These are just two examples of subjects that many Christians, especially those of the younger generation, rally around and fight to do something about. It is called social justice in many circles and the modern church has taken up its cause with cries of human rights. And, it should. We should care about the young girls (and boys in many cases) sold into slavery and sex trafficking. We should be outraged that there are men, women, and children dying because they have no access to medical care of clean water. Jesus told us to love our neighbor as ourselves. The problem is, the modern-day Christians–especially those of the younger generation– have taken this concept and twisted it to make it say something Jesus never said. Yes, we are to love others–skin color, ethnicity, religion, gender, etc.– should not be the basis for who we love or do not love.


Jesus also spoke the truth according to what God had ordained as right and wrong. No one could go to their Bible and find a place that Jesus instructed us to lie or steal or kill. Those things are wrong. Again, regardless of religious beliefs, most people know that it is wrong to kill someone because they have something you want. Most people know it is wrong to go into a store and take something without paying for it. God designed us in His image; therefore, we instinctively know right from wrong. The problem, though, is religion has tainted some areas of right and wrong. Even though in the very beginning of the Bible God, in creation, designed and defined male and female and pronounced them to be good, many today have taken up the cause of re-defining those roles. “Who are you to say that even though I was born a female that really I’m a male and I have the right to become that if I desire?” is something that can be heard often in today’s society–even within “Christian” circles. Or, “Who are you to say that if a man finds that he is attracted to other men that they shouldn’t be allowed to marry?” “Who are you to say that if a woman wants to take the life of the baby growing in her womb that it is a sin?” I am nobody to say those things. I don’t have to take the credit (or blame depending on how you look at it) for those statements. God defined all those things, and everything else, when HE created the world. HE defined man. HE defined woman. HE defined murder. HE defined life. The problem is, too many people, saying they represent Jesus, are stating things that go directly against what Jesus taught! Jesus never taught that murder is right; He never taught that men should marry men or women marry women. He DID teach that we are to love those people. Love, though, doesn’t mean condoning behavior. Let me say that again:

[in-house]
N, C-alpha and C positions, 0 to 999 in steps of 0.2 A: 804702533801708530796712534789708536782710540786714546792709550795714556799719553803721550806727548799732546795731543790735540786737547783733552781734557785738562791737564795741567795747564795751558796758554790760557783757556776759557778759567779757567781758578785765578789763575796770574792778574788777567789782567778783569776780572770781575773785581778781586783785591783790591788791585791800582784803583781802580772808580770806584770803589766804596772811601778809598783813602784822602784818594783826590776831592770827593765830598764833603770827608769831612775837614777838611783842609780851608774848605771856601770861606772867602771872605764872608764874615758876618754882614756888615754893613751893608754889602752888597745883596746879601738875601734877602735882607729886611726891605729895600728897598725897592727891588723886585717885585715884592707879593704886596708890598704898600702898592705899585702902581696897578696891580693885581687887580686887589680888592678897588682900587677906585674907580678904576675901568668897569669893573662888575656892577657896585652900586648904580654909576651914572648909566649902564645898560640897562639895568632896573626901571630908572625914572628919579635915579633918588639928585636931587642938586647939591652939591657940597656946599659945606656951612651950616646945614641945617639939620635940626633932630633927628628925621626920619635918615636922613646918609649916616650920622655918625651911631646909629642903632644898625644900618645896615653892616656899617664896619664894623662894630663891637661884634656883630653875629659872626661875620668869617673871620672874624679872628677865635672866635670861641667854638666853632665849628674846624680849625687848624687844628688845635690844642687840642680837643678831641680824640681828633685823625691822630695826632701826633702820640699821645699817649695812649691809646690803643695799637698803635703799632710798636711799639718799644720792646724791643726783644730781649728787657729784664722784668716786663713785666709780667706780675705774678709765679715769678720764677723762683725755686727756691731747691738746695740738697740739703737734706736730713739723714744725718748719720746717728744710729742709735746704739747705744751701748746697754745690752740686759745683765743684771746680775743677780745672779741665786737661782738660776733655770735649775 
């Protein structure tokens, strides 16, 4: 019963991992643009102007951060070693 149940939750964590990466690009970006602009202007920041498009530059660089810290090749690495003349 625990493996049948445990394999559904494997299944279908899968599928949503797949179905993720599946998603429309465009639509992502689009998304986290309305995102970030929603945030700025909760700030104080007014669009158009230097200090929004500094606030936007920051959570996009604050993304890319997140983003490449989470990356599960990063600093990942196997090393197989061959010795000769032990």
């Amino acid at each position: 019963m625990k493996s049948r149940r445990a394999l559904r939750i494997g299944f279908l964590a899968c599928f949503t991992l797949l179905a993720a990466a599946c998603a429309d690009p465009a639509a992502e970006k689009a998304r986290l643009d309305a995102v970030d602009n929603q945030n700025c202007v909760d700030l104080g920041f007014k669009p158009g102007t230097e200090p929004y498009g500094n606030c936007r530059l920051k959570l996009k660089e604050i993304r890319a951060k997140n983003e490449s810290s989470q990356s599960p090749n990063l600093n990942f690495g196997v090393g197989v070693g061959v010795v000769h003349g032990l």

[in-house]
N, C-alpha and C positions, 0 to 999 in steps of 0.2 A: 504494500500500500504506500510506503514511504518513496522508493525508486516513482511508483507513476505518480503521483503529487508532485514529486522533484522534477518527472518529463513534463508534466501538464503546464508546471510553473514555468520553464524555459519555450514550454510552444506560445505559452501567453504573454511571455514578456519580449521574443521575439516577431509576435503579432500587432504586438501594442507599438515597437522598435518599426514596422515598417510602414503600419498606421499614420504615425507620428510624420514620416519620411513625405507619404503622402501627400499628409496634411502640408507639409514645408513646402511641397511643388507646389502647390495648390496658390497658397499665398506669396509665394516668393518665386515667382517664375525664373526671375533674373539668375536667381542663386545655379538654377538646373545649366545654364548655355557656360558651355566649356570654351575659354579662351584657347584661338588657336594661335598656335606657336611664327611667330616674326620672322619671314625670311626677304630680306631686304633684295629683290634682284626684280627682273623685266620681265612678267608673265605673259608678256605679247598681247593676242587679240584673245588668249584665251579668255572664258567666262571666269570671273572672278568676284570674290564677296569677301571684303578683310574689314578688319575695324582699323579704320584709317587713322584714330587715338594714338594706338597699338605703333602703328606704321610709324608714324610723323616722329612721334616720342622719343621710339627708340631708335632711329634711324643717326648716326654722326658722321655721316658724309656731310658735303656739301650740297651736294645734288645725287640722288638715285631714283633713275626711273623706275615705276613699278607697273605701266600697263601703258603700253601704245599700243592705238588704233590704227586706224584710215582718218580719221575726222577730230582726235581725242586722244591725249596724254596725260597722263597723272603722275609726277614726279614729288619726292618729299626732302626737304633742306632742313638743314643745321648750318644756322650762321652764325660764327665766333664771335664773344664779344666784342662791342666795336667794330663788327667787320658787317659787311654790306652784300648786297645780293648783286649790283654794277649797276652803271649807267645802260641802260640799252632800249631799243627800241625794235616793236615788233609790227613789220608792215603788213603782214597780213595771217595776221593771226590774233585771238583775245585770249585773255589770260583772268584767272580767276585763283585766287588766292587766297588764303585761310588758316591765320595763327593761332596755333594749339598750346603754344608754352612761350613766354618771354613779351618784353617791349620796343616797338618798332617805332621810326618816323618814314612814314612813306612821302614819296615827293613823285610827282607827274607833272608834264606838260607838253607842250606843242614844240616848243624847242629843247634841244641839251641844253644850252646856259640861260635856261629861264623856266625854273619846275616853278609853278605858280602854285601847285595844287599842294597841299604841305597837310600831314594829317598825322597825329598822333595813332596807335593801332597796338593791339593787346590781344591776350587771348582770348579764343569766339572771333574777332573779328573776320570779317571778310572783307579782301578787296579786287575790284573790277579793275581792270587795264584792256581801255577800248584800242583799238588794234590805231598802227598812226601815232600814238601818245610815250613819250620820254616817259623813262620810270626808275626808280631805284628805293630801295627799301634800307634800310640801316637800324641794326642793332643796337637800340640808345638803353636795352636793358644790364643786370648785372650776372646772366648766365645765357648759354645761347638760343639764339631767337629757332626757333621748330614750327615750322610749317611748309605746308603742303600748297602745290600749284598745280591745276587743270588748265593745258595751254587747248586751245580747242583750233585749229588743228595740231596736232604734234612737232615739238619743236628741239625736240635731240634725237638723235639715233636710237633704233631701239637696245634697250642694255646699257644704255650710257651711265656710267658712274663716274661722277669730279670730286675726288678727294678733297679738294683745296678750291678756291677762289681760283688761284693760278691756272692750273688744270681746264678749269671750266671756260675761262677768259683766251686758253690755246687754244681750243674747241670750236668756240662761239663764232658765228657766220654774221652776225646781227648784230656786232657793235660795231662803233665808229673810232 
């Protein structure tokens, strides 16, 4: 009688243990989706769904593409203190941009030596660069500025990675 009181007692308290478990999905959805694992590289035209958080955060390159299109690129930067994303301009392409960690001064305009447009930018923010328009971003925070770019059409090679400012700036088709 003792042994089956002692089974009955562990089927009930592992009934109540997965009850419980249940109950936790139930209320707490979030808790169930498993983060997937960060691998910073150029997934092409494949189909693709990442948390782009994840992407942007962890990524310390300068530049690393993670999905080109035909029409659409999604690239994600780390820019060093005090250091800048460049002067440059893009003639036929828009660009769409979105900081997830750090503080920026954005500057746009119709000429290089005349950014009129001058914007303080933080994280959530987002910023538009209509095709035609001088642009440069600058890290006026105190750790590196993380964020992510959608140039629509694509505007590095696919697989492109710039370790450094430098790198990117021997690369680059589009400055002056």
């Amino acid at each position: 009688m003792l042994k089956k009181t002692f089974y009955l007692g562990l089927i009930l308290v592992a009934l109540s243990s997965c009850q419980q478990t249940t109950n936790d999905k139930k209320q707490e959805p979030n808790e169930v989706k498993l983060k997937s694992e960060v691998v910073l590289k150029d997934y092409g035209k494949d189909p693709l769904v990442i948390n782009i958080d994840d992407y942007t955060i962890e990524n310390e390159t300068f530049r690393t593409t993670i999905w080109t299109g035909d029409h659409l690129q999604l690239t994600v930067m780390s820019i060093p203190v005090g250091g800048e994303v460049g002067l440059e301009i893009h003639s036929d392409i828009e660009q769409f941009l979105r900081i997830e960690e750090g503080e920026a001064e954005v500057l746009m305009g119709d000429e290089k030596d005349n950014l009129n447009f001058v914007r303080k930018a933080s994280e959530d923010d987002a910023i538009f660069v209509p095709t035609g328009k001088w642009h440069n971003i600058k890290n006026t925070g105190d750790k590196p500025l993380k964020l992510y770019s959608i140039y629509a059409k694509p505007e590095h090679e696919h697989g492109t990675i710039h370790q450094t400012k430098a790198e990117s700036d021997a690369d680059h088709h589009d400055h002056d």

If my child buys a gun, goes to a gas station, steals the money from the cash register and shoots the man behind the counter, I don’t applaud his actions. I also don’t stop loving him or her. My heart would be broken; I would be appalled at their actions, but my love for them would still be there.

Let’s stop picking and choosing the things we stand up for as Christians. If you are a true believer and follower of Jesus, then you do not have the authority to say that sex trafficking is wrong but gay marriage is okay. You do not have the authority to say that the murder of a man because he is black is wrong but taking the life of an unborn baby is okay. It doesn’t work that way. Either you are all in, or you are not in at all. Jesus himself warned that “On that day, many will say to me, “Lord, Lord…” and I will say ‘Get away from me for I never knew you.”

How tragic to spend your life championing the cause of one injustice while supporting the cause of another and find when you get to Heaven that you hear the words, “Get away from me for I never knew you.”


About becmom45

Wife of one, mom of four, mom-in-law to two, grammy to one precious little boy; lover of snow, autumn, pumpkins, cats, books, baking, Charles Wysocki puzzles, Christmas; honest, raw author who hopes what is written here enlightens and educates those fortunate enough to not understand the demons chronicled.